Week ENDING 10/20/19:
[Fuji apples, organic smoothie bananas, white grapes, broccoli, cantaloupe— in FULL shares] sweet white corn, celery, heirloom grape tomatoes, chocolate cherry tomatoes, gold grape tomatoes, red slicing beefsteak tomatoes, orange sweet bell peppers, green cabbage, carrots, large beets (liver health), baking potatoes, greenleaf lettuce…
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🐝This week’s recipe ideas!🐝
- 1 to 2 pounds any vegetables
- 1 tablespoon olive oil
- 1 teaspoon salt
- 1/4 teaspoon freshly ground black pepper
- Heat the oven to 425°F. Arrange a rack in the middle of the oven and heat to 425°F. Meanwhile, prep the vegetables.
- Chop up the vegetables. Peel the vegetables if desired, then cut into uniform pieces so they cook evenly. Smaller pieces will cook more quickly; larger pieces will take a bit longer to cook. If your vegetables still have some moisture after washing, be sure to pat them as dry as possible; the drier the vegetable, the better it will roast.
- Toss the vegetables with olive oil and season. Transfer the vegetables to a large bowl. Add the oil, salt, and pepper and toss to combine. Add more oil if the vegetables still look dry or don’t seem evenly coated.
- Spread onto a baking sheet. Spread the vegetables out on a rimmed baking sheet, in an oven-proof skillet, or in a baking dish. Make sure they are in a single layer with a little space in between. If they are too crowded, the vegetables will steam instead of roast — use 2 baking sheets if needed instead.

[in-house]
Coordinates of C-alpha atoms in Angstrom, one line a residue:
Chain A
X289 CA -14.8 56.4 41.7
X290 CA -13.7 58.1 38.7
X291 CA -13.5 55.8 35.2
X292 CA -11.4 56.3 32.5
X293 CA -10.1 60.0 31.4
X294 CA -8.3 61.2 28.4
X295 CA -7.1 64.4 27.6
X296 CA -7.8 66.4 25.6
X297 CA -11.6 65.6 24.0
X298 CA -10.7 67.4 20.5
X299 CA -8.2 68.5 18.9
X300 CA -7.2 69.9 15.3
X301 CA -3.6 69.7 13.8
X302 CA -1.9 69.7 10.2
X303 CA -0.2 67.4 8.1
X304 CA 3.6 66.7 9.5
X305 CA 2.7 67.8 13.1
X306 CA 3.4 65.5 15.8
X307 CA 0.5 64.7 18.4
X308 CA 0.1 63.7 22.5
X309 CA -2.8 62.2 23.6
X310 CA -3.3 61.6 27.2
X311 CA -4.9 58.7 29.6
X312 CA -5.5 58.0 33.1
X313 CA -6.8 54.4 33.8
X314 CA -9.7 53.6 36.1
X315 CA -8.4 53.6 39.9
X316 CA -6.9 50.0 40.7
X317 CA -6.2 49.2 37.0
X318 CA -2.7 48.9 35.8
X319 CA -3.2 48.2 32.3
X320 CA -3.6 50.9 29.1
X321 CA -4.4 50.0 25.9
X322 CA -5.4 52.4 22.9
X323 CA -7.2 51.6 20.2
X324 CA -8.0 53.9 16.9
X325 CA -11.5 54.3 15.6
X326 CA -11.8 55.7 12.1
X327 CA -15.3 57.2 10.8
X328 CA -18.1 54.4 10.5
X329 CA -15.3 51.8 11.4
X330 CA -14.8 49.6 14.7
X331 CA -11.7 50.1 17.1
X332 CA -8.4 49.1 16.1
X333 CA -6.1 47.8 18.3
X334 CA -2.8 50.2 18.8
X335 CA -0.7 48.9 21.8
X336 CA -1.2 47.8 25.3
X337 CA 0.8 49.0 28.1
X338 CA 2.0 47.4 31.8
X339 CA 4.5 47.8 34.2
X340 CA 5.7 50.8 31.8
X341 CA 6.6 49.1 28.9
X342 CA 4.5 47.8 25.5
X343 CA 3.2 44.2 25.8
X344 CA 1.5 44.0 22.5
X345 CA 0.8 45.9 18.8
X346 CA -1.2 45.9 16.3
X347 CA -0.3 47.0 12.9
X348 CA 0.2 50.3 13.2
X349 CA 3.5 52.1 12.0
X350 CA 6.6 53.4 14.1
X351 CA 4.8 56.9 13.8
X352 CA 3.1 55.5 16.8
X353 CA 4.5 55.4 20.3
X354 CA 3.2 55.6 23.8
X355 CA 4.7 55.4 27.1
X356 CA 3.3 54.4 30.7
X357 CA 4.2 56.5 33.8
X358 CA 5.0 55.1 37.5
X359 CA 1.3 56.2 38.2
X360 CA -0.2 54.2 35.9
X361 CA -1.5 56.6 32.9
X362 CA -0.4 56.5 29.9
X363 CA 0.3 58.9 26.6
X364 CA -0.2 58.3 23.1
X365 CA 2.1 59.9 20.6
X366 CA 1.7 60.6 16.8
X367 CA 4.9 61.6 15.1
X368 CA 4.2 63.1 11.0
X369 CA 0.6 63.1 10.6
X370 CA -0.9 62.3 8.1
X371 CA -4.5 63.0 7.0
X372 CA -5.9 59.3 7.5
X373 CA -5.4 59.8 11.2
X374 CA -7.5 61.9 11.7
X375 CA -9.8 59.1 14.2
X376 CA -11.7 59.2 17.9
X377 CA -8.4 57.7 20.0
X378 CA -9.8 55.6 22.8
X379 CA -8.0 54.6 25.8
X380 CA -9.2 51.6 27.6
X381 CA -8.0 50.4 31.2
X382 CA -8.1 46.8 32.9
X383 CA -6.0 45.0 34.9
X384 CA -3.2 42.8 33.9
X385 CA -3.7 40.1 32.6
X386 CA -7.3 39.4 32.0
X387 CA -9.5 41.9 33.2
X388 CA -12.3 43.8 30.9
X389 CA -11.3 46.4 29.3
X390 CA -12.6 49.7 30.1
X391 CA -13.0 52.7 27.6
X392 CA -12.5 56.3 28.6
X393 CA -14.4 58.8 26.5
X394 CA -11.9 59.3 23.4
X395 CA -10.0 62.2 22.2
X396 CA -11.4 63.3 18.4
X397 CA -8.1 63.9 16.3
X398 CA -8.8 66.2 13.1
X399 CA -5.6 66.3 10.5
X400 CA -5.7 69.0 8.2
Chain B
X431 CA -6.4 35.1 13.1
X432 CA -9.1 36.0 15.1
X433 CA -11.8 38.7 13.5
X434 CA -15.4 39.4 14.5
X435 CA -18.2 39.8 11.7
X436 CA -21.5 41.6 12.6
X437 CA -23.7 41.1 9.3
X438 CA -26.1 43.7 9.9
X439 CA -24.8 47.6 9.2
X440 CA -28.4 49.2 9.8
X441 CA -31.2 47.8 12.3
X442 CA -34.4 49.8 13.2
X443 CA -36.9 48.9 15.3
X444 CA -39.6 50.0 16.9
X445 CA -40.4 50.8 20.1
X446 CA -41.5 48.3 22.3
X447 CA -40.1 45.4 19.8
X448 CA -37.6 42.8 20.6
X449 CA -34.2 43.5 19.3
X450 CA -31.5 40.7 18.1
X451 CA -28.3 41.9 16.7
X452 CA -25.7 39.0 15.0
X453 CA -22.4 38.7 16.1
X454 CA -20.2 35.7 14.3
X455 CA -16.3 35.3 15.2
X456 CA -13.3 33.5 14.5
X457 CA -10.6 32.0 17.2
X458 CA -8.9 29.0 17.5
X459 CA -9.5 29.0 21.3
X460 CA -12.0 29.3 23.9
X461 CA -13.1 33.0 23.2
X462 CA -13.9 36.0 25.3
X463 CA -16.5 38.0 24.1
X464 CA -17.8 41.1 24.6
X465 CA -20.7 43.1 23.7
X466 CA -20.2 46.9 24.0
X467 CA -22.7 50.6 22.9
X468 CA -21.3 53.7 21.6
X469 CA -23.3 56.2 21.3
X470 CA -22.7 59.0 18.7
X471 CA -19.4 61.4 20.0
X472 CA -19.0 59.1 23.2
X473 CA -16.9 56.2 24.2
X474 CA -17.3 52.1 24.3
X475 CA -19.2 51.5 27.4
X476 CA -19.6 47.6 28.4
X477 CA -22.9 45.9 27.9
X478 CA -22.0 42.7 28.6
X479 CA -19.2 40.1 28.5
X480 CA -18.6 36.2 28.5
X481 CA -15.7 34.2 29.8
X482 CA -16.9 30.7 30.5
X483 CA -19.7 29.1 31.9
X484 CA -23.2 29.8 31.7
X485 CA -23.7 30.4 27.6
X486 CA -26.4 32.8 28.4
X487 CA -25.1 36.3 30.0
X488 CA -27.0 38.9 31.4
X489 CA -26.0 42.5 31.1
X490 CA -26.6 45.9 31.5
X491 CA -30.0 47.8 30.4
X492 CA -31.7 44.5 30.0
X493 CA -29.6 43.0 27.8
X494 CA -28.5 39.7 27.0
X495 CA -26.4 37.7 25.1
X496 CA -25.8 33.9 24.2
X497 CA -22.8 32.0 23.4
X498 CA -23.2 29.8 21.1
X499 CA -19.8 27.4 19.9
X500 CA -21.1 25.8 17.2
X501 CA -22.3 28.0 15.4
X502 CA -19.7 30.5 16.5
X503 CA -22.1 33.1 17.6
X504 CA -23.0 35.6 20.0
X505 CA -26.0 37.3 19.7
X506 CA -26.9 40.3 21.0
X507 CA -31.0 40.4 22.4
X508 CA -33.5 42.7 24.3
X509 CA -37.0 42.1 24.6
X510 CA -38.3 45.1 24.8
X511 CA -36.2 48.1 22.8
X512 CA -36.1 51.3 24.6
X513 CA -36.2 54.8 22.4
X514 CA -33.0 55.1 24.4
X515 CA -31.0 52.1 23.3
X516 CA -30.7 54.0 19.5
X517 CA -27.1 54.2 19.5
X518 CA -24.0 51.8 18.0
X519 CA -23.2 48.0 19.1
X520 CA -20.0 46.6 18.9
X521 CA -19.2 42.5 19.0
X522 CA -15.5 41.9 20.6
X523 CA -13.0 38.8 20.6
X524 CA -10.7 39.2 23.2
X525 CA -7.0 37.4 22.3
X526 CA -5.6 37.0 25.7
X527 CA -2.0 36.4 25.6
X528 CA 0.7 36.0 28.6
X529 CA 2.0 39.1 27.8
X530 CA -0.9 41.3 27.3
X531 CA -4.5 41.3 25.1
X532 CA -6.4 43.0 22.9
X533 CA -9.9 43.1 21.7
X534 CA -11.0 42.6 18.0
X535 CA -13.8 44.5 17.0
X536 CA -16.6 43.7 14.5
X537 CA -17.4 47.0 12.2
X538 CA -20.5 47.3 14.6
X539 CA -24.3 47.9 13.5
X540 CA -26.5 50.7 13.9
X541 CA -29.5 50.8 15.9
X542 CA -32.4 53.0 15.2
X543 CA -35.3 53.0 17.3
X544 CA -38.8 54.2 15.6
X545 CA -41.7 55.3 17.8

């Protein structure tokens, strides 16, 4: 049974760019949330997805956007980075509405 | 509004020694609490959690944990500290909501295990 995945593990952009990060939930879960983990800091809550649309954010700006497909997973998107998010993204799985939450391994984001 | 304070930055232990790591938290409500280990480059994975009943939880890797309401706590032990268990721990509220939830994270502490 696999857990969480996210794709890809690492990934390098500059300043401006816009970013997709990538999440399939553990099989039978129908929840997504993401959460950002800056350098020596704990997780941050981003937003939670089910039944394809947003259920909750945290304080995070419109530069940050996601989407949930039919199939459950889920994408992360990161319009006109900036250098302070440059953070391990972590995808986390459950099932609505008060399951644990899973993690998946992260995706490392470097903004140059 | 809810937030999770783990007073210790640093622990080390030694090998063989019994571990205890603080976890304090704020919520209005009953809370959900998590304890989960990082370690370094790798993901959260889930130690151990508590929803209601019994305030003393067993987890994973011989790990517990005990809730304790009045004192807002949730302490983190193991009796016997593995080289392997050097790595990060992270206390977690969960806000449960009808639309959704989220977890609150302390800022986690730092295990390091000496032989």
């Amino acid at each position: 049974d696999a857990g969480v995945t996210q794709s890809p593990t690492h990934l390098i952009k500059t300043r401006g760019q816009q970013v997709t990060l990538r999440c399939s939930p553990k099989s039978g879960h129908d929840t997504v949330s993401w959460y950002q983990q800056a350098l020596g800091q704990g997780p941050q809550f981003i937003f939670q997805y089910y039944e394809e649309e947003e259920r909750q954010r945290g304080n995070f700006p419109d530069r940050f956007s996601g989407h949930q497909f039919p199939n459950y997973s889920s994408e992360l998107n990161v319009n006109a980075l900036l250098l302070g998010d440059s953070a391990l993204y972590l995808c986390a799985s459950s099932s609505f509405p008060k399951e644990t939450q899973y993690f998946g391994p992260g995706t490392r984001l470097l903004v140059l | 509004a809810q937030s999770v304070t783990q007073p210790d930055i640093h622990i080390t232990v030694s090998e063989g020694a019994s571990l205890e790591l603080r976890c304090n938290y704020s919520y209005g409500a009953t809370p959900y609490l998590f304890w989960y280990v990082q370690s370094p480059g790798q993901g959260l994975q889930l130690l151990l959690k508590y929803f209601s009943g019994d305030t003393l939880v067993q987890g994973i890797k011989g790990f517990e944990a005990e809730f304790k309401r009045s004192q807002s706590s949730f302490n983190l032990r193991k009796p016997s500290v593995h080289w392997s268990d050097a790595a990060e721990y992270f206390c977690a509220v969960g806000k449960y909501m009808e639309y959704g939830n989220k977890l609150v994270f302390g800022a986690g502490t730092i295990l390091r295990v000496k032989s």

- Estimate your cooking time. In general, softer vegetables, like green beans and cauliflower, will cook in 10 to 20 minutes, and tough, hard vegetables, like winter squash and potatoes, will take 30 minutes or longer. Large pieces will also take longer to cook than smaller pieces.
- Roast the vegetables until tender. Place the vegetables in the oven and begin roasting. Check and stir the vegetables every 10 to 15 minutes. Continue roasting until the vegetables are easily pierced with a fork or knife and they are showing crispy, charred bits at the tips and edges.
- Serve. Transfer the vegetables to a serving dish and taste; sprinkle with more salt or pepper if needed.
Recipe NotesRoasting mixed vegetables together: You can roast different vegetables on separate trays and combine them after roasting, or you can cook them all on one baking sheet. If cooking on one baking sheet, start cooking the toughest, longest-cooking vegetables first and add the other vegetables later according to their estimated cooking time. For instance, start roasting potatoes for 30 minutes, and then add green beans for the last 15 to 20 minutes of roasting. Be careful not to crowd the pan, or the vegetables will steam instead of roast.Storage: Leftovers can be refrigerated in an airtight container for up to 5 days
Farm to School
Inspired for healthy living and well-being.
- 1 broccoli floret, chopped
- 1/2 medium sized onion thinly sliced
- 4 large egg whites
- 2 large eggs
- 1/2 cup 2% milk
- 1 tbsp light butter
- 1 garlic clove minced
- 3/4 cup reduced fat sharp cheddar cheese shredded
- 1/4 cup whole wheat flour
- 1 tsp baking powder
- Salt & Pepper to taste
Preheat oven to 350 degrees, and mist a pie plate with non-fat cooking spray.
Melt butter in a large skillet over medium high heat. Add in the onion and garlic, and sauté for about 2 minutes. Add in the broccoli, and cook for another 2-3 minutes, or until broccoli is tender. Season with a bit of salt and pepper. Pour into prepared pie pan. Top with the shredded cheese.